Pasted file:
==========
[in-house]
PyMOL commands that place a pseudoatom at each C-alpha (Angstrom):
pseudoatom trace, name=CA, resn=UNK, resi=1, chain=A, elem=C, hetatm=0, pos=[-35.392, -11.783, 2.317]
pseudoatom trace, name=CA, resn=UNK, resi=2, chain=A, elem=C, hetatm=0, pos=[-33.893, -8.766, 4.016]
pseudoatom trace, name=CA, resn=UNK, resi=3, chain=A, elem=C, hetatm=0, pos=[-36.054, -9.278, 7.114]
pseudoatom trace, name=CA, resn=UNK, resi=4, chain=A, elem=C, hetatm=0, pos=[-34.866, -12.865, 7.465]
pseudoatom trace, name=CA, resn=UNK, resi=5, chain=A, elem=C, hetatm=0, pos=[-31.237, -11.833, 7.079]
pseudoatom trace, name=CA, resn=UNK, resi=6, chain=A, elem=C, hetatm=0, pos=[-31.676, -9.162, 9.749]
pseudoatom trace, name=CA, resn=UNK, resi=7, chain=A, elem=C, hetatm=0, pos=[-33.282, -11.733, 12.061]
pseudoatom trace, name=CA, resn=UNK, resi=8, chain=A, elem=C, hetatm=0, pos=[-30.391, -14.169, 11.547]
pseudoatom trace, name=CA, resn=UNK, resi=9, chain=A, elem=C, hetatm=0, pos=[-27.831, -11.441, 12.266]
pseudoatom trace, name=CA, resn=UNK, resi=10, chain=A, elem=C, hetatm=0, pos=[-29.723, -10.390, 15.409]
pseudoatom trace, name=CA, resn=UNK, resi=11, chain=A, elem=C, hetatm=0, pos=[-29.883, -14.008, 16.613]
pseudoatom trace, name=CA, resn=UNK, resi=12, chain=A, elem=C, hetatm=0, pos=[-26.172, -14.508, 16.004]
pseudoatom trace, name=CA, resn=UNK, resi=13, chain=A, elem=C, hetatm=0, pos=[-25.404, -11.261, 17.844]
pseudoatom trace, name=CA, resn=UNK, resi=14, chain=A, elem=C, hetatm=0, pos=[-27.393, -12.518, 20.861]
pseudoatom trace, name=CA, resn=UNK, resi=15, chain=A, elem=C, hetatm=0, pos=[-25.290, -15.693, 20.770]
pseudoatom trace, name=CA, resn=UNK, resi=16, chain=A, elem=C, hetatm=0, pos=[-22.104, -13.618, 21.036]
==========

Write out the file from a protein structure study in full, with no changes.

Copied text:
[in-house]
PyMOL commands that place a pseudoatom at each C-alpha (Angstrom):
pseudoatom trace, name=CA, resn=UNK, resi=1, chain=A, elem=C, hetatm=0, pos=[-35.392, -11.783, 2.317]
pseudoatom trace, name=CA, resn=UNK, resi=2, chain=A, elem=C, hetatm=0, pos=[-33.893, -8.766, 4.016]
pseudoatom trace, name=CA, resn=UNK, resi=3, chain=A, elem=C, hetatm=0, pos=[-36.054, -9.278, 7.114]
pseudoatom trace, name=CA, resn=UNK, resi=4, chain=A, elem=C, hetatm=0, pos=[-34.866, -12.865, 7.465]
pseudoatom trace, name=CA, resn=UNK, resi=5, chain=A, elem=C, hetatm=0, pos=[-31.237, -11.833, 7.079]
pseudoatom trace, name=CA, resn=UNK, resi=6, chain=A, elem=C, hetatm=0, pos=[-31.676, -9.162, 9.749]
pseudoatom trace, name=CA, resn=UNK, resi=7, chain=A, elem=C, hetatm=0, pos=[-33.282, -11.733, 12.061]
pseudoatom trace, name=CA, resn=UNK, resi=8, chain=A, elem=C, hetatm=0, pos=[-30.391, -14.169, 11.547]
pseudoatom trace, name=CA, resn=UNK, resi=9, chain=A, elem=C, hetatm=0, pos=[-27.831, -11.441, 12.266]
pseudoatom trace, name=CA, resn=UNK, resi=10, chain=A, elem=C, hetatm=0, pos=[-29.723, -10.390, 15.409]
pseudoatom trace, name=CA, resn=UNK, resi=11, chain=A, elem=C, hetatm=0, pos=[-29.883, -14.008, 16.613]
pseudoatom trace, name=CA, resn=UNK, resi=12, chain=A, elem=C, hetatm=0, pos=[-26.172, -14.508, 16.004]
pseudoatom trace, name=CA, resn=UNK, resi=13, chain=A, elem=C, hetatm=0, pos=[-25.404, -11.261, 17.844]
pseudoatom trace, name=CA, resn=UNK, resi=14, chain=A, elem=C, hetatm=0, pos=[-27.393, -12.518, 20.861]
pseudoatom trace, name=CA, resn=UNK, resi=15, chain=A, elem=C, hetatm=0, pos=[-25.290, -15.693, 20.770]
pseudoatom trace, name=CA, resn=UNK, resi=16, chain=A, elem=C, hetatm=0, pos=[-22.104, -13.618, 21.036]